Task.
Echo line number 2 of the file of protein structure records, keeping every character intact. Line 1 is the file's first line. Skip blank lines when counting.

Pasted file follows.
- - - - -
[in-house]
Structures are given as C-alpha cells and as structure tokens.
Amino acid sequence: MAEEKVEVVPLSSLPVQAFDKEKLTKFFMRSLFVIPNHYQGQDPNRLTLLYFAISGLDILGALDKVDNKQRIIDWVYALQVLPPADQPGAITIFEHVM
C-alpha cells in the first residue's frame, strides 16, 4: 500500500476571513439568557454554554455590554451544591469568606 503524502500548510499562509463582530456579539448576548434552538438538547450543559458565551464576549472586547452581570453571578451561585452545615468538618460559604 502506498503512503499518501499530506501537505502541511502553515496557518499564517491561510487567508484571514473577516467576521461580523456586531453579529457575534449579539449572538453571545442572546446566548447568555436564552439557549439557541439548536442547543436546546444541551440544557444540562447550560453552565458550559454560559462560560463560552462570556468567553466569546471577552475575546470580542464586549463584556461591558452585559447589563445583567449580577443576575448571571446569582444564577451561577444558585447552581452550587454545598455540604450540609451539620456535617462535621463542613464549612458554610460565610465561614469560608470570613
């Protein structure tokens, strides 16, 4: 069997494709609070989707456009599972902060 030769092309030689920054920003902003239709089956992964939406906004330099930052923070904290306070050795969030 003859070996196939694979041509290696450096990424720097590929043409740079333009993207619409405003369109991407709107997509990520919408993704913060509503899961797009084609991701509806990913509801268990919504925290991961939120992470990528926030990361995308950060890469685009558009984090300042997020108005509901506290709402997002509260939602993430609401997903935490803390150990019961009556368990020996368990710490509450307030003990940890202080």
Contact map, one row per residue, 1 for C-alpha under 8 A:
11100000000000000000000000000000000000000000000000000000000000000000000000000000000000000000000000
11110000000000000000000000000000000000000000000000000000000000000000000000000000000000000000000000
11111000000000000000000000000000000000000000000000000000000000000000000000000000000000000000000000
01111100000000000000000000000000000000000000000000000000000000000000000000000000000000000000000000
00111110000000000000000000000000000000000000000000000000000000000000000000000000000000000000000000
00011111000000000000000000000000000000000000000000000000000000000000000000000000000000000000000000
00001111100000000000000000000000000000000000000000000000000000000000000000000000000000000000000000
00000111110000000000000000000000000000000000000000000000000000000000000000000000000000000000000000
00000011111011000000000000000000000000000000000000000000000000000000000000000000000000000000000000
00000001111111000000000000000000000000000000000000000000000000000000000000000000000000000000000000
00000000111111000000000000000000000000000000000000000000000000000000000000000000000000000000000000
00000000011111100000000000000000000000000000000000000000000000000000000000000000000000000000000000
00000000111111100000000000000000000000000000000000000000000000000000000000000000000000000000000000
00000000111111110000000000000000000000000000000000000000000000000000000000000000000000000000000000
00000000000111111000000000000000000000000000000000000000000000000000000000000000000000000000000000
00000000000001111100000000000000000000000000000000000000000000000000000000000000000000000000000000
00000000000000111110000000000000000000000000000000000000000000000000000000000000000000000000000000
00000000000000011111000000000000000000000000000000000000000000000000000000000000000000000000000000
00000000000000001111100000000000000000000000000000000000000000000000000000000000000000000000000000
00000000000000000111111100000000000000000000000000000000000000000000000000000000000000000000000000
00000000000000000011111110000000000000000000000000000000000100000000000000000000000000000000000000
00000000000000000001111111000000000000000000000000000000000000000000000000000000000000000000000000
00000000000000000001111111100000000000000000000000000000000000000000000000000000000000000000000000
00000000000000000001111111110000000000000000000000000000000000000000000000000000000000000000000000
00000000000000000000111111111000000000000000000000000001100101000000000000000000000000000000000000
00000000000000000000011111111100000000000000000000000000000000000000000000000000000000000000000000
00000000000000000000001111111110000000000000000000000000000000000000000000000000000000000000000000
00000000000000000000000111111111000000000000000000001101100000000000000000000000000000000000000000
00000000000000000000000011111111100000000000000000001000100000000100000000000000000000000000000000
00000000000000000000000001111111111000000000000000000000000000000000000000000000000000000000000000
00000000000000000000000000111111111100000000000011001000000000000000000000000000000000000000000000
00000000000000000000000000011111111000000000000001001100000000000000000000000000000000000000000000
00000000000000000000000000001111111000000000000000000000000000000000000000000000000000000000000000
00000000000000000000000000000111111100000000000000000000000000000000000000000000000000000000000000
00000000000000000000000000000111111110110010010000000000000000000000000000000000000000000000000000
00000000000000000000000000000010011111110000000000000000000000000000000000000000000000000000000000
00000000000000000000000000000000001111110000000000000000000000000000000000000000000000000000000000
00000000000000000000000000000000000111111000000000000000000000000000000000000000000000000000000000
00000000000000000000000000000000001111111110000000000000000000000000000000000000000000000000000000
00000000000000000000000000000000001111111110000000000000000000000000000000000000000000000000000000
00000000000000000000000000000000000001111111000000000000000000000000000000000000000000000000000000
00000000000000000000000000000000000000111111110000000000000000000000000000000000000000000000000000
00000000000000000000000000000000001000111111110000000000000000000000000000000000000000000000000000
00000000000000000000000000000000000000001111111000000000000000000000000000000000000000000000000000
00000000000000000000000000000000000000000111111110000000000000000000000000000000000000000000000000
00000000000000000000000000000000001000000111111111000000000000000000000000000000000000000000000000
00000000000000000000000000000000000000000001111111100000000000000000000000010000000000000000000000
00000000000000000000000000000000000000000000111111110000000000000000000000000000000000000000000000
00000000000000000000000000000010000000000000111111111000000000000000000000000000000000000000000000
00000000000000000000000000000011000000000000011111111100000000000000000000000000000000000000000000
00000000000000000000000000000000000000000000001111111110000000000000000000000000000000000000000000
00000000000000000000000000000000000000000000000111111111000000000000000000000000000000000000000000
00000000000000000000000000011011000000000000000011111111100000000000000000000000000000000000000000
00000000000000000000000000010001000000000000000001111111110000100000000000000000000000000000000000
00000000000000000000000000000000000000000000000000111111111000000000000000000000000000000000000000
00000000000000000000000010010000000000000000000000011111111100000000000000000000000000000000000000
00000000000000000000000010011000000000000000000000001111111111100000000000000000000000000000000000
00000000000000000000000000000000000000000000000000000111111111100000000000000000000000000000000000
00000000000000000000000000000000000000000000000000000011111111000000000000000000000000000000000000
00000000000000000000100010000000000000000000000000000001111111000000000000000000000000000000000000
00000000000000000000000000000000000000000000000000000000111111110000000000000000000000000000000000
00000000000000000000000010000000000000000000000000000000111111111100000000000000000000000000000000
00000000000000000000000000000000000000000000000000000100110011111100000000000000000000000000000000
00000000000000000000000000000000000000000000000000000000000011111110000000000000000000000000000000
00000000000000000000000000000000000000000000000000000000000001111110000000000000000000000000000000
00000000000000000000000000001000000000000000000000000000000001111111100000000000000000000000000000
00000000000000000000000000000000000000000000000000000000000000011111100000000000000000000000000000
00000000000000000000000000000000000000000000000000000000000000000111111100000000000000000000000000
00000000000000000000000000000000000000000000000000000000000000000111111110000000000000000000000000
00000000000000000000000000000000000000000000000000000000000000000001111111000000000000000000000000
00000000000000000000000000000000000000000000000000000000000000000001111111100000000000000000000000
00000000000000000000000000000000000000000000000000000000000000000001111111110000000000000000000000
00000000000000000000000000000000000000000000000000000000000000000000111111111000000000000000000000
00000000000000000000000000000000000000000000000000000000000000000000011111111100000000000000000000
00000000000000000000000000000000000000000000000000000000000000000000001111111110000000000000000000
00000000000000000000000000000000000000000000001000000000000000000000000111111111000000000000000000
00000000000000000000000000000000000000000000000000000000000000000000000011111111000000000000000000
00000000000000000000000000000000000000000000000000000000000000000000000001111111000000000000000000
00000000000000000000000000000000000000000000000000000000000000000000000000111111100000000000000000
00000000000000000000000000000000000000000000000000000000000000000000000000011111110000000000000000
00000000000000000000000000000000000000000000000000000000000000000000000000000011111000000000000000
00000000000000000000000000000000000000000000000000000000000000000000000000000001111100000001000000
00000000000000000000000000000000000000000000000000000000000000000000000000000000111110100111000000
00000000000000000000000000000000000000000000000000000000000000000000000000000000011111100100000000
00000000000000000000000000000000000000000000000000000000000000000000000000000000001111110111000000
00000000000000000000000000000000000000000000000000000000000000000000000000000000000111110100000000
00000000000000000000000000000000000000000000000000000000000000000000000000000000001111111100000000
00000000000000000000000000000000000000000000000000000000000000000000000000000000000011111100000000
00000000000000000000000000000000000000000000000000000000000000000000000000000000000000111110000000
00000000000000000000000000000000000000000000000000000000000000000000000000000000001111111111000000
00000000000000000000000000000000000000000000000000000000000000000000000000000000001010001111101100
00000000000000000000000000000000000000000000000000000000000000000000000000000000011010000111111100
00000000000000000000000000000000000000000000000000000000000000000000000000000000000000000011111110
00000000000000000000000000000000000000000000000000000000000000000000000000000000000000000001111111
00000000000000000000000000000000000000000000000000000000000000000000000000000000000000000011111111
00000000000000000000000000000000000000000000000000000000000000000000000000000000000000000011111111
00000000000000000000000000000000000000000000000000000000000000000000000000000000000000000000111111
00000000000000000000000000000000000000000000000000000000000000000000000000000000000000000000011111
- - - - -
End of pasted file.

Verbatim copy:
Structures are given as C-alpha cells and as structure tokens.